Pricing for the Stinger starts at $33,090 in the US, $44,995 in Canada.
Kia has dropped the 4-cylinder version in Canada, which is still available in the US.
Few other cars come close to offering as much performance and features for the price.
We first got to sample the then all-new 2018 Kia Stinger roughly three and a half years ago. Falling under its spell was easy. The Stinger seemed to offer an answer for requirements, be it speed, power, styling, or creature comforts – it was all contained in a very attractive shell and for sale at a surprisingly affordable price.
Fast-forward to the 2021 model year and, in Canada, the turbocharged Stinger 2.0-litre GT-Line version came and went, little else has happened for the flagship grand touring performance car. The car’s underwhelming sales could possibly explain why it seems like the Stinger’s more or less frozen in time.
Despite entering its fourth model year essentially unchanged, the 2021 Kia Stinger remains astoundingly competent as a road car, a family car, and one that responds quite well to a mild thrashing when need be.
For all its positive attributes, there are certain elements about the Stinger that keep it from the topmost positions on the shopping list, but it’s often on said list. Should the Stinger be given a chance to shine as your latest acquisition? Read on:
Why you should buy a 2021 Kia Stinger GT:
From a pure design point of view, the Stinger GT is visually powerful with a fantastic road presence. The only way to make it more attractive is to replace the 19-inch wheels and repeat what Kia did for the 2019 GTS which was to alternate the “Kia” and “Stinger” badges on the car’s rear.
In Canada, the Stinger’s standard twin-turbocharged 3.3-litre V6 engine and its 365 horsepower and 376 lb.-ft. of torque is incredibly responsive.
All the torque is available from 1,300rpm to 4,500rpm.
The AWD system is heavily rear-wheel biased meaning that winter (and summer) driving is very entertaining.
Although the GT, at $44,995, is well-appointed, the $50,495 GT Limited is a bargain. The $5,500 surcharge includes an 8-inch display with navigation, a heads-up display, a 15-speaker Harman Kardon premium audio system, premium Nappa leather seats, and a rear limited-slip differential.
On the bang-for-the-buck scale, the Stinger puts cars like the BMW 3, 4, and 5 Series, and Audi A4, A5, and A6 to shame.
The Stinger’s dynamic dampers provide a supple-enough ride to make this grand touring car a perfect daily driver.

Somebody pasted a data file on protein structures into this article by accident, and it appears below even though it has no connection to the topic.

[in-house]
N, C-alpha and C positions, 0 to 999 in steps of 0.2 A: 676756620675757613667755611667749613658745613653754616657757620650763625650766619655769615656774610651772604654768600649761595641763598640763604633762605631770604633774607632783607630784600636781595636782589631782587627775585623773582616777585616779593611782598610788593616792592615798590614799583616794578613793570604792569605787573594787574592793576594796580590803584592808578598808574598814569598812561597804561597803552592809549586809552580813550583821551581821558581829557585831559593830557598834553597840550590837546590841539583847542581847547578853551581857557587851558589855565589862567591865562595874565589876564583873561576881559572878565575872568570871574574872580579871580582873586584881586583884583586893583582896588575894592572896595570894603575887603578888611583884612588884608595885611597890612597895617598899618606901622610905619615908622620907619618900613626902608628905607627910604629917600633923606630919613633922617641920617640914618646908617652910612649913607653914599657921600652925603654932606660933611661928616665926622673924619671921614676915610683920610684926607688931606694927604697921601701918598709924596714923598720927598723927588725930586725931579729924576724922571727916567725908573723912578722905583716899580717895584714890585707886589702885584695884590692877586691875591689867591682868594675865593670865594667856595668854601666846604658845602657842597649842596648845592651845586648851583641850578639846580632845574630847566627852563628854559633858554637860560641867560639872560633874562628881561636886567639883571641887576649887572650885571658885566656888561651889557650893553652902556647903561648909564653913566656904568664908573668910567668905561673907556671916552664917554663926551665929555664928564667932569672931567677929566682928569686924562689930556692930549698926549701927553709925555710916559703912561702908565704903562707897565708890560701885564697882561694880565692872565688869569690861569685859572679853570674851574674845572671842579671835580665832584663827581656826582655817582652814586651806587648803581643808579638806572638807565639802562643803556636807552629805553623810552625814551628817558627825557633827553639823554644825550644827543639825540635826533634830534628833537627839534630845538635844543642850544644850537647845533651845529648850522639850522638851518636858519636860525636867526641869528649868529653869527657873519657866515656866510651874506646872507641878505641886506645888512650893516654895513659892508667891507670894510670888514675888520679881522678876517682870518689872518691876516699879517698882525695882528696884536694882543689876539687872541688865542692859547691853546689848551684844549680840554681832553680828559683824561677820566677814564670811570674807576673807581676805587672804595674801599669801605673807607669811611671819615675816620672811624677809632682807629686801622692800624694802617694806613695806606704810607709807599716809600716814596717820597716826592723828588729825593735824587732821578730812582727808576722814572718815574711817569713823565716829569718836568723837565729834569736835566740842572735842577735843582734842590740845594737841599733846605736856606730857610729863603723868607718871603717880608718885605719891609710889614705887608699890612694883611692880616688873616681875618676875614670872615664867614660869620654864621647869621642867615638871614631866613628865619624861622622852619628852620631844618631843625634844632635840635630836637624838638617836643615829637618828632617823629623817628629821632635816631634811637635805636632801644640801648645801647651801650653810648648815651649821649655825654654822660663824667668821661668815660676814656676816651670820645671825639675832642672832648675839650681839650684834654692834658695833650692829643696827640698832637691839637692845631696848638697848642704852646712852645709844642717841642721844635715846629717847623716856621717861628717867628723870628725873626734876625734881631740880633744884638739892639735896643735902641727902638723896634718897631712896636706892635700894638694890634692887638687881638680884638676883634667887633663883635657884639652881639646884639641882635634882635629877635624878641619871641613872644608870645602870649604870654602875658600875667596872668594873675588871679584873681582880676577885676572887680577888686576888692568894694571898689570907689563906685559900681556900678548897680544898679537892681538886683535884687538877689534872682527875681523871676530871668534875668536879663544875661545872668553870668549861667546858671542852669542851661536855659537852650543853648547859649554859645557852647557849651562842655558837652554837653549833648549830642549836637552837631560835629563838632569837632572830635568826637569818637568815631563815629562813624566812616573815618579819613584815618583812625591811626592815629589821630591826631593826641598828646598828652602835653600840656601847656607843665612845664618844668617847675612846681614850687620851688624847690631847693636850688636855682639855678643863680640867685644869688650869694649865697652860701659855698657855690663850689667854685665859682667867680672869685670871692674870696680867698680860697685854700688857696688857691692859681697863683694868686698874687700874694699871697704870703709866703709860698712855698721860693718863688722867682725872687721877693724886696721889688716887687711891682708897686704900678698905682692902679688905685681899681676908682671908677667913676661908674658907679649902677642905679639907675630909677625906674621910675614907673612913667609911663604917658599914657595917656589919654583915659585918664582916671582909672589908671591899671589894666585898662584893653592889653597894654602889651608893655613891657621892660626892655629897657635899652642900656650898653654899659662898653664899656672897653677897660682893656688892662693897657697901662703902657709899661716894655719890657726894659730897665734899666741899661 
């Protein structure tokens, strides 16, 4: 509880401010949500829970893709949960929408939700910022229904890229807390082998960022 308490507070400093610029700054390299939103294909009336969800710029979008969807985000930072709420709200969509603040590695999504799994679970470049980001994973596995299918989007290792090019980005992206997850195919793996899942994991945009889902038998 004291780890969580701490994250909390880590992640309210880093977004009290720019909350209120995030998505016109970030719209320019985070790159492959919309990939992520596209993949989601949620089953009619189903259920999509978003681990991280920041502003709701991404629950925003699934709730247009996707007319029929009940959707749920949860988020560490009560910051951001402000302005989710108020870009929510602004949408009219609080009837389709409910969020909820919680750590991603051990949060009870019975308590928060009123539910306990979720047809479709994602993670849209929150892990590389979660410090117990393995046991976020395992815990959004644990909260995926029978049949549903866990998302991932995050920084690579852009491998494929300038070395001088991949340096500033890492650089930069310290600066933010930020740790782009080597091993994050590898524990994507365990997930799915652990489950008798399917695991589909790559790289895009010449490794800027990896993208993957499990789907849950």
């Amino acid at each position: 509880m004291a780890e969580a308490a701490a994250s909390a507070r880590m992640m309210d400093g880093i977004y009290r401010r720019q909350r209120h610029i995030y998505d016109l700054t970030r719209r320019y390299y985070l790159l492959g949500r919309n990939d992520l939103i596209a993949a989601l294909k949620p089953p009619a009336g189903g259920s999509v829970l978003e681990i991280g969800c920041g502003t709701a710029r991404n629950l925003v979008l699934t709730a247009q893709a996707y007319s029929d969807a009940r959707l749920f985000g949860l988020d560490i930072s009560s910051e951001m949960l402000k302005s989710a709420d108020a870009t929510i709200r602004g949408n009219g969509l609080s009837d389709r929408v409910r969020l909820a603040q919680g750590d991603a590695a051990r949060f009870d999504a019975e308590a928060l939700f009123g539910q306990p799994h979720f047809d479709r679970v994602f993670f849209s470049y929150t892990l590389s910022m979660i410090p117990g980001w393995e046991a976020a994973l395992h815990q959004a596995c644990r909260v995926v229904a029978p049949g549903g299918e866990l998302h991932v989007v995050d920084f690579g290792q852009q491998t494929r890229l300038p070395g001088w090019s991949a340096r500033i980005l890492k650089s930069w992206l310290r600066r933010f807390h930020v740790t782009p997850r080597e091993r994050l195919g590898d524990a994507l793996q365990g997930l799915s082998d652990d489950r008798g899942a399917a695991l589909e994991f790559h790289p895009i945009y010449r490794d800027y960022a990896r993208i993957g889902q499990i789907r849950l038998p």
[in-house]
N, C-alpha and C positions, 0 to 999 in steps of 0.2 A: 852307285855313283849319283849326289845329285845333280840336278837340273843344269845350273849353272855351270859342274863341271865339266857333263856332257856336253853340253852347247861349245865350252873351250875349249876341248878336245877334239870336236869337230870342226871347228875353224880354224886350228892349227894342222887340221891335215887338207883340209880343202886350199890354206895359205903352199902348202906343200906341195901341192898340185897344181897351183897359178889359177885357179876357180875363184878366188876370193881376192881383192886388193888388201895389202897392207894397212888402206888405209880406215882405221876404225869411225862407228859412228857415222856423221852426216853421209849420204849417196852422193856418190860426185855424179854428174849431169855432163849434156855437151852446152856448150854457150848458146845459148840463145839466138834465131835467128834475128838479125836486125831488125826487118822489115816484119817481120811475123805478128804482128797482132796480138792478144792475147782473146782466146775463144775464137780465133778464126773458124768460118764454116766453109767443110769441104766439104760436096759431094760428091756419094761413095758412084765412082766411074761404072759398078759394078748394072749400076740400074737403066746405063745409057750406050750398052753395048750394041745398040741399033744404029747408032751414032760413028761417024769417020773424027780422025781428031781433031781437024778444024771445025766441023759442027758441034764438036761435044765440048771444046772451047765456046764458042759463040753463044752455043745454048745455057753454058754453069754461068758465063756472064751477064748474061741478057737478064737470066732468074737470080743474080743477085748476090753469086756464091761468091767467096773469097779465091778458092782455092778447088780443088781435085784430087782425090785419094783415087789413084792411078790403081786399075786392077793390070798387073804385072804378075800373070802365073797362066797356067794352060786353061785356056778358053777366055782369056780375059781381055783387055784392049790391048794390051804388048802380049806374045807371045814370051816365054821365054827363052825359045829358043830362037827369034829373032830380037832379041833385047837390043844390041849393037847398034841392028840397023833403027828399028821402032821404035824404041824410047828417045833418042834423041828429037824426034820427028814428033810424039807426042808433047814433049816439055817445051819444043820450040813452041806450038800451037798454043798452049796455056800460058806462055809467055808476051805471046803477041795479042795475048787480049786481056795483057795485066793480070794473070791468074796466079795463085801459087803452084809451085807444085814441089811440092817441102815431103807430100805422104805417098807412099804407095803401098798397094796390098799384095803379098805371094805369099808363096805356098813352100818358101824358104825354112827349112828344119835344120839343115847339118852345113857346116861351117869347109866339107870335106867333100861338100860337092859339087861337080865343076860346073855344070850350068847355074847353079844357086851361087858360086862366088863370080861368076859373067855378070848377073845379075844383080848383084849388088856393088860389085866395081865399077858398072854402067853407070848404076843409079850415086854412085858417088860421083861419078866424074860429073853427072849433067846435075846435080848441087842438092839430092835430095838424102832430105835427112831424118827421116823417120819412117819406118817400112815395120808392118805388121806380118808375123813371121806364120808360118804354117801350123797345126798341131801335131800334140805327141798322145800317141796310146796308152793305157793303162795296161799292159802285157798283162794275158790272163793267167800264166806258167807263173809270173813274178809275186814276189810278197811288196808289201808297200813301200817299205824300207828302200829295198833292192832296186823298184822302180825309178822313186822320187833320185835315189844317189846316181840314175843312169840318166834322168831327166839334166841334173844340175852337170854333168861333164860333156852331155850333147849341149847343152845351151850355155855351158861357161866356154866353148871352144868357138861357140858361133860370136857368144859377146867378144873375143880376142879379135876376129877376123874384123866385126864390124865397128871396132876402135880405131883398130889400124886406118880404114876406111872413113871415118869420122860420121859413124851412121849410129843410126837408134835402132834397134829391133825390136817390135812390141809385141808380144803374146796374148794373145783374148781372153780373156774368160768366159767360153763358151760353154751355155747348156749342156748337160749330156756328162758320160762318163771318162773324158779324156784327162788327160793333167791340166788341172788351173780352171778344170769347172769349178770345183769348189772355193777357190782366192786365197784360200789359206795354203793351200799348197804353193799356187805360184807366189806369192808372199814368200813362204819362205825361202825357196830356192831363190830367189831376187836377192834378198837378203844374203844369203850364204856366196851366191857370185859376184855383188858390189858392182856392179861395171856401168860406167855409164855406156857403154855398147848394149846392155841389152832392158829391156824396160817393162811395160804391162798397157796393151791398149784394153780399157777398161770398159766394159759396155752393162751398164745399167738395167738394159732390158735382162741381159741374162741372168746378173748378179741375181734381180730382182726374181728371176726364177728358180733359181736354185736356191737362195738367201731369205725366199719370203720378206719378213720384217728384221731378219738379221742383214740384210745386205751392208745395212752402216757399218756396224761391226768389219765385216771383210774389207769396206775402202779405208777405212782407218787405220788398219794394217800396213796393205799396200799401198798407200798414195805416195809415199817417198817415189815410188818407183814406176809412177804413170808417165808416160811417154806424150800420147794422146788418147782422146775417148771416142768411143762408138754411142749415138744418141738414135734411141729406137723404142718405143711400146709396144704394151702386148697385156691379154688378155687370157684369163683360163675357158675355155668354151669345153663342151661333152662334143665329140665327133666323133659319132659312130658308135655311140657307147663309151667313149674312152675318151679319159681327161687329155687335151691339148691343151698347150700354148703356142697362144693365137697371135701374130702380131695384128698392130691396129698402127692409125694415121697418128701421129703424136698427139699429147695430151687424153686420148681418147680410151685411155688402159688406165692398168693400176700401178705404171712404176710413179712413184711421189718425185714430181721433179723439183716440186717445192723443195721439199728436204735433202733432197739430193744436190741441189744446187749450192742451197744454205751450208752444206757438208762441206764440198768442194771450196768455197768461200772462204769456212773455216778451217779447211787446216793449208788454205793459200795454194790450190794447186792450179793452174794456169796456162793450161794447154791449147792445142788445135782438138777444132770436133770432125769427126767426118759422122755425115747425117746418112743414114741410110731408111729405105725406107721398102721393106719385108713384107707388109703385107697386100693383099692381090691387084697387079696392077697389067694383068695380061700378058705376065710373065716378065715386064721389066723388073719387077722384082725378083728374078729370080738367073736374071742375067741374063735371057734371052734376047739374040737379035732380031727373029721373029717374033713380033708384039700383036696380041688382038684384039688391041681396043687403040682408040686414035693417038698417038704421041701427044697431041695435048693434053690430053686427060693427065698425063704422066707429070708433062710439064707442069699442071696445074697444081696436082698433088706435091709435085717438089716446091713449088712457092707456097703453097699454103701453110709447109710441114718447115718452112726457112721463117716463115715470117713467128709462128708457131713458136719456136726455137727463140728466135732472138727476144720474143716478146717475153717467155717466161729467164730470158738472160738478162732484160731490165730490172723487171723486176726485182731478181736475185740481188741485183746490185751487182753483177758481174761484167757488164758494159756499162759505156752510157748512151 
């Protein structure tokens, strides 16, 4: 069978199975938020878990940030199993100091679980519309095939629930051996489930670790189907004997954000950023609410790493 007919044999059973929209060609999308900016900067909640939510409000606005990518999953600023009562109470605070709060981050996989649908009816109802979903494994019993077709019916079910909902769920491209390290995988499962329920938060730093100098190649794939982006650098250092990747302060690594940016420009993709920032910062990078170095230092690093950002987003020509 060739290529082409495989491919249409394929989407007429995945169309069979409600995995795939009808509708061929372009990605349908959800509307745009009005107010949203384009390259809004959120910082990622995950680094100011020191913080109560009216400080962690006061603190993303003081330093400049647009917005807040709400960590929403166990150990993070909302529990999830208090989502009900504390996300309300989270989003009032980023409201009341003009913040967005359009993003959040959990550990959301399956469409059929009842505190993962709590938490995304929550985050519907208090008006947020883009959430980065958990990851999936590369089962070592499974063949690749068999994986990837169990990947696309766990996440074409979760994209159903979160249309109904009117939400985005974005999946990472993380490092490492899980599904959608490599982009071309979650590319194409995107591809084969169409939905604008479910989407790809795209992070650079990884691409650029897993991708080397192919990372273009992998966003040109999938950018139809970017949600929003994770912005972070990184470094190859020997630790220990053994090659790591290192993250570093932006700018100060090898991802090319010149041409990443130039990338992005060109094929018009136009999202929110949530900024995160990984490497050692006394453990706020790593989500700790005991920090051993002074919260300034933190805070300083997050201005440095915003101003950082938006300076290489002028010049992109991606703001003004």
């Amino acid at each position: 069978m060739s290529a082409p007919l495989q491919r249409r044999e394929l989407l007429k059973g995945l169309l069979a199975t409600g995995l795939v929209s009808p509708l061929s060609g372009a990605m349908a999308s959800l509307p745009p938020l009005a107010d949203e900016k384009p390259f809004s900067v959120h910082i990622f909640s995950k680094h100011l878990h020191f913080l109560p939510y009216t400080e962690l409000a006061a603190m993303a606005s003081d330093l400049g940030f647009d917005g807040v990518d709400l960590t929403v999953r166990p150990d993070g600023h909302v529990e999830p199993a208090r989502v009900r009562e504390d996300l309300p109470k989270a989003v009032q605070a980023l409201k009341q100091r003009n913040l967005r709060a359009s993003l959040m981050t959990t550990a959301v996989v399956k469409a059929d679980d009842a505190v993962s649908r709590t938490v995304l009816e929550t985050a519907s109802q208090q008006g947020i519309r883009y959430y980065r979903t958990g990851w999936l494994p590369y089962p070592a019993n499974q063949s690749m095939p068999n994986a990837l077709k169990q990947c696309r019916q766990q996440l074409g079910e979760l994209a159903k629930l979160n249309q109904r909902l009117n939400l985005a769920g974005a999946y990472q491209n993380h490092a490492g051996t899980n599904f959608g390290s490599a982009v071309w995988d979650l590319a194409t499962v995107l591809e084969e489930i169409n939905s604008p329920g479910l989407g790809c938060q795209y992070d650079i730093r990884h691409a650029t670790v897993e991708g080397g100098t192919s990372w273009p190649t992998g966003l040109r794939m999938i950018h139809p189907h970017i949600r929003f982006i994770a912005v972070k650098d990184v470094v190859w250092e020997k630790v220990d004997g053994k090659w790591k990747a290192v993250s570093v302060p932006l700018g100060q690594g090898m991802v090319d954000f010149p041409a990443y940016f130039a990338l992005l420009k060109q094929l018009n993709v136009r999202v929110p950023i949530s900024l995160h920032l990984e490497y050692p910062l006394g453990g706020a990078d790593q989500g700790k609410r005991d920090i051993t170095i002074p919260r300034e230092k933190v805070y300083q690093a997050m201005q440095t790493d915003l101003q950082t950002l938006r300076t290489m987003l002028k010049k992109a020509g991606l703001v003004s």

It’s spacious, well suited for four adult passengers, and offers a generously-sized trunk.
Why you should not buy a 2021 Kia Stinger GT:
Despite all its talents and skills, the Kia Stinger lacks street cred, as childish as it might seem. Only fans and those in the know will appreciate the Stinger.
Kia’s decision to swap the “Kia” and “Stinger” badges on the GTS’ rear points to the fact that the Kia brand wasn’t quite ready for the Stinger. Today, although the K5 GT is convincing, the Stinger is still too far removed from what consumers know and expect from Kia.
The brand’s reputation for poor resale values and doubtful medium- and long-term reliability also affects the car’s image.
Build quality is uneven. Our recent tester, and some in the past, have suffered from various rattles mostly coming from the car’s rear section.
It’s difficult to come to a clear-cut conclusion on the Kia Stinger GT. In the past, and this might apply if you’re shopping for a used Stinger, the 4-cylinder version is a no-no. For the size and weight of this car, you are kidding yourself if you think the turbocharged 2.0-litre engine will be enough. It won’t.
Despite the built-in value, the styling, and performance, most would rather pay more for less, or the same for much less so long as there’s a recognized premium brand on the key fob. Funny thing is that, with only 1,500 units sold in Canada on average every year, it will become a future classic. It may even become a preferred used car purchase for young car enthusiasts before long.
But in 2021, should you buy a Kia Stinger GT? It’s like this: We love the Stinger and have since the very beginning. But, for all the above-mentioned reasons, we’d not buy one. We’d not consider leasing one either as, at the time of writing these words, Kia offers no discounts or rebates.
With so few moving off dealer lots, we’re sad at the thought that the Kia Stinger may be on its last legs in Canada, but we’d not do much to change its fate…